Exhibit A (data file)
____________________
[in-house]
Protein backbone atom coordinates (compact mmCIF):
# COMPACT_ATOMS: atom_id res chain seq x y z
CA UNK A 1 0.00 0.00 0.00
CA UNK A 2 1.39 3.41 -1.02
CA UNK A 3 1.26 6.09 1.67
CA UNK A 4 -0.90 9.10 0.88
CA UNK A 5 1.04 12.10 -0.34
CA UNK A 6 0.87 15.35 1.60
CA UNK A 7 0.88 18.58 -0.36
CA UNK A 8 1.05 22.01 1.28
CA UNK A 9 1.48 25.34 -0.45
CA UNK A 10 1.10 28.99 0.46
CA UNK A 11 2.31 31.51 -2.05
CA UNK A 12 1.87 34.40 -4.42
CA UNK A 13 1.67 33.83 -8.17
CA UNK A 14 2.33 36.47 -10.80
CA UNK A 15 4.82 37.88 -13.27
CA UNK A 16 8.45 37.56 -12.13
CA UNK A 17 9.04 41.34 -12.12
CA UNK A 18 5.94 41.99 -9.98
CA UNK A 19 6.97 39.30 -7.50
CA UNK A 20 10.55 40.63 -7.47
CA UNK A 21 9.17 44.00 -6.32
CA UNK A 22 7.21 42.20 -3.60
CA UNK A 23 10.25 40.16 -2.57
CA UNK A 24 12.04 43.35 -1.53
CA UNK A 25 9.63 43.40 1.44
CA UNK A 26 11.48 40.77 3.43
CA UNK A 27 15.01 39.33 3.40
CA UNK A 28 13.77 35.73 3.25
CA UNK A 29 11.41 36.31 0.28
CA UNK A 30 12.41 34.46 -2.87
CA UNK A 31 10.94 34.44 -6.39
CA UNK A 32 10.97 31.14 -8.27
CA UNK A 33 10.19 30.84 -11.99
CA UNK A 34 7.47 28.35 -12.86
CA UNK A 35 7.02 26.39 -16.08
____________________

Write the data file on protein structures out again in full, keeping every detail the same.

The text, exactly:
[in-house]
Protein backbone atom coordinates (compact mmCIF):
# COMPACT_ATOMS: atom_id res chain seq x y z
CA UNK A 1 0.00 0.00 0.00
CA UNK A 2 1.39 3.41 -1.02
CA UNK A 3 1.26 6.09 1.67
CA UNK A 4 -0.90 9.10 0.88
CA UNK A 5 1.04 12.10 -0.34
CA UNK A 6 0.87 15.35 1.60
CA UNK A 7 0.88 18.58 -0.36
CA UNK A 8 1.05 22.01 1.28
CA UNK A 9 1.48 25.34 -0.45
CA UNK A 10 1.10 28.99 0.46
CA UNK A 11 2.31 31.51 -2.05
CA UNK A 12 1.87 34.40 -4.42
CA UNK A 13 1.67 33.83 -8.17
CA UNK A 14 2.33 36.47 -10.80
CA UNK A 15 4.82 37.88 -13.27
CA UNK A 16 8.45 37.56 -12.13
CA UNK A 17 9.04 41.34 -12.12
CA UNK A 18 5.94 41.99 -9.98
CA UNK A 19 6.97 39.30 -7.50
CA UNK A 20 10.55 40.63 -7.47
CA UNK A 21 9.17 44.00 -6.32
CA UNK A 22 7.21 42.20 -3.60
CA UNK A 23 10.25 40.16 -2.57
CA UNK A 24 12.04 43.35 -1.53
CA UNK A 25 9.63 43.40 1.44
CA UNK A 26 11.48 40.77 3.43
CA UNK A 27 15.01 39.33 3.40
CA UNK A 28 13.77 35.73 3.25
CA UNK A 29 11.41 36.31 0.28
CA UNK A 30 12.41 34.46 -2.87
CA UNK A 31 10.94 34.44 -6.39
CA UNK A 32 10.97 31.14 -8.27
CA UNK A 33 10.19 30.84 -11.99
CA UNK A 34 7.47 28.35 -12.86
CA UNK A 35 7.02 26.39 -16.08